July 14, 2011

A Quickie: Casey Anthony, Betty Ford, and Politics

"Quickies" like this one will become regular features on the blog -- short and (maybe) sweet comments about... anything. (I was going to say "weekly feature" before my fear of commitment kicked in.)

So, a quickie.

The Casey Anthony Trial 
I gave this media circus virtually no attention. But millions of others seemed mesmerized by it.

The day of the verdict, the usual pundit panel was discussing the case (OK, I watched a little). One of the panelists suggested that the trial wouldn't have generated the same attention if the child had been black. A moment of stunned silence followed, as the other panelists recovered from this unexpected truth-telling.

Betty Ford's Death
If only today's pre-programmed, scripted politicians could learn from comments in the obits for Mrs. Ford.

Her genuineness and candor were remarkable enough in the 1970s. Today, they're virtually unthinkable.
The obituaries supplied many examples of her marvelous forthrightness. My favorite came during her interview on CBS's "60 Minutes," when she was asked what she'd do if her 16-year-old daughter came to her and said she was having an affair. "Well, I wouldn't be surprised," Mrs. Ford said. "I think she's a perfectly normal human being." As if that weren't enough, she suggested that premarital sex might cut the divorce rate. She also said that marijuana experimentation by that era's youth was like "your first beer or your first cigarette."

There are many more examples of what we'd now call "politically incorrect" comments. The result? Alert for today's politicians: Her forthrightness was a key reason she became one of the most popular first ladies ever.

The Washington Post's political columnist summed up Ms. Ford's legacy this way:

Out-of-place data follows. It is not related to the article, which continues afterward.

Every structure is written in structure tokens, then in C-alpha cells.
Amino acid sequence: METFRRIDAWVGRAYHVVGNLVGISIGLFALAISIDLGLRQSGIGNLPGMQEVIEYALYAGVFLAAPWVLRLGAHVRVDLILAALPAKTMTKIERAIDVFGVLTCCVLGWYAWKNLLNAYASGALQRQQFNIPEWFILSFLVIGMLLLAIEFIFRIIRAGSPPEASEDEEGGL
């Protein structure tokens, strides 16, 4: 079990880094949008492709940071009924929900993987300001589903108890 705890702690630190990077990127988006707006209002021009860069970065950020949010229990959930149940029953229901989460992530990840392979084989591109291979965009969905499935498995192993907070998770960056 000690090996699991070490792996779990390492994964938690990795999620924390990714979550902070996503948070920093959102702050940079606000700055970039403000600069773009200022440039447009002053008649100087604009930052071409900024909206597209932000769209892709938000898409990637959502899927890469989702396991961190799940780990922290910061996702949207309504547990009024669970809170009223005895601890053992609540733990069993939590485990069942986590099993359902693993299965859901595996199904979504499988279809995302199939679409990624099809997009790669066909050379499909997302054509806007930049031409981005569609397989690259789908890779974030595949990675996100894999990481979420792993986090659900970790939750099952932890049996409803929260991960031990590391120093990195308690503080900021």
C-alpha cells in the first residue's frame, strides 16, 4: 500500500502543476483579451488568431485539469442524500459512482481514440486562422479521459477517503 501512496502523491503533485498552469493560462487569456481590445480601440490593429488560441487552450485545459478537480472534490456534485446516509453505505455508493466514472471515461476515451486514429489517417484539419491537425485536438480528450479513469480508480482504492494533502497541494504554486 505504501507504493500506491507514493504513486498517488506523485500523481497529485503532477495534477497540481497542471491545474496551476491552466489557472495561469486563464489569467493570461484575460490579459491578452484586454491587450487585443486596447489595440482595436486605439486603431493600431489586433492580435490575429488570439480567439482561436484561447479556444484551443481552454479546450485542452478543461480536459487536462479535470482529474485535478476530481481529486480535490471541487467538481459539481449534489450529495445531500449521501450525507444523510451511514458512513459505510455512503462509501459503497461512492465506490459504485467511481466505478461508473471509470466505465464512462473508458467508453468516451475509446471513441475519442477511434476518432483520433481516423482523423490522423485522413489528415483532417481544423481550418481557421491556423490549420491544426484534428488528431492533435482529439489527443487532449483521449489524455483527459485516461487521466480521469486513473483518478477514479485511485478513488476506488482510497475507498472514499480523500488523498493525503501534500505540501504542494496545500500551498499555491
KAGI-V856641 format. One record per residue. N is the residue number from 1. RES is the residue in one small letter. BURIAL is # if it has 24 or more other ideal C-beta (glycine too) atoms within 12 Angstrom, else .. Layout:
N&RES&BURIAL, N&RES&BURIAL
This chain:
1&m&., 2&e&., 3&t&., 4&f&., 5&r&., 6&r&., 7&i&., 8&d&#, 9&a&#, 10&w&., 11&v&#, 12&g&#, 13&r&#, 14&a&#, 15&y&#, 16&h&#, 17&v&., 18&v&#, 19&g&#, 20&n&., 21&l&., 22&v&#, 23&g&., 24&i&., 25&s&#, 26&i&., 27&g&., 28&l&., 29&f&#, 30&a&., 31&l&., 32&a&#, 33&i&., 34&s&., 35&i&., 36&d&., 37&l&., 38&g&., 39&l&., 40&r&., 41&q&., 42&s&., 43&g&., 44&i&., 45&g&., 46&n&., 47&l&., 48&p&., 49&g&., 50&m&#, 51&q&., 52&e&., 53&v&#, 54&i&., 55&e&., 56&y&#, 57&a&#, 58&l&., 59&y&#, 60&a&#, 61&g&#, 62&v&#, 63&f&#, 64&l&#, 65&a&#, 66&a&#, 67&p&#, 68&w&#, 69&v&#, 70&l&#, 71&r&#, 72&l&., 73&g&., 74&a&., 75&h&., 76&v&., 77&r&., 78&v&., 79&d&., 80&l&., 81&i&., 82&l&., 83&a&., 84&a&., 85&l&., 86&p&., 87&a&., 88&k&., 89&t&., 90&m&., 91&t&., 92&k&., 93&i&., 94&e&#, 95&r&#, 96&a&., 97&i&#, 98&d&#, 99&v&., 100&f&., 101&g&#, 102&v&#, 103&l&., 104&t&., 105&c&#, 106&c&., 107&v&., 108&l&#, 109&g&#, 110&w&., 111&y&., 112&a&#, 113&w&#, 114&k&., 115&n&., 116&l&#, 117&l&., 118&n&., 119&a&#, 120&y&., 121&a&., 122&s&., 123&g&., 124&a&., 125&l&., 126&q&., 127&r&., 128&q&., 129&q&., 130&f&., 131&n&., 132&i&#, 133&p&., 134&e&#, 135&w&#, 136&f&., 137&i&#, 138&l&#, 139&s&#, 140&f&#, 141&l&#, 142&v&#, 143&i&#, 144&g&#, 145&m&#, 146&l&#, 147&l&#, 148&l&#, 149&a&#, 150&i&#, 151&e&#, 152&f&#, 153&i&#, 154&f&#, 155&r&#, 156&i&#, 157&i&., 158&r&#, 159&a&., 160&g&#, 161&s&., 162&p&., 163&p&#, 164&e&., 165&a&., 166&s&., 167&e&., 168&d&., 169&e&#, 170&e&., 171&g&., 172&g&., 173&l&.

"She was saying: You're not going to program me, and I'm not going to weigh every single word I say for its political effect."
If only today's politicians would emulate Betty Ford's attitude.  Won't happen.


This Recovering Alcoholic Is Now Also A Recovering Political News Junkie


Until this year, I spent hours devouring political news-- reading most of the editorials and columnists in the The Washington Post and the New York Times, watching the PBS News Hour every night and many of the political talk shows, reading most anything about politics appearing in my Newsweek and New Yorker  magazines, and talking politics a lot.

But this year, my interest has dropped in inverse proportion to the increasing political stalemate with all the players repeating the same slogans ad nauseum. Why should I waste time now reading about the candidates for the Republican presidential nomination when the convention is a year away and the first primaries are six months off?

I hate being reminded of all the time and money that will be spent on the election, which will end up generating an even greater stalemate when Obama gets re-elected and the Republicans take over the Senate (and increase their House majority).

The final straw for me came last month when it was reported that Harry Reid and the Democratic leadership had decided to avoid votes on controversial (i.e., meaningful) legislation for the remainder of the session, fearing that such votes might jeopardize the re-election prospects for the Democratic senators whose terms end next year.

So with two wars costing megabucks and many lives, a painfully slow recovery from the worst recession since the Great Depression, and an impending budget crisis, the leaders of the majority party in the Senate have decided not to take up any meaningful legislation. And in the House,  the leadership, also more worried about the 2012 election than about today's serious problems, has adopted a "no new taxes" rigidity that transcends the give-and-take compromises needed to move ahead.

It's clear that both parties agree on one thing: only elections matter. If nothing happens between elections, so be it.

Why waste time tuning into the sideshow?

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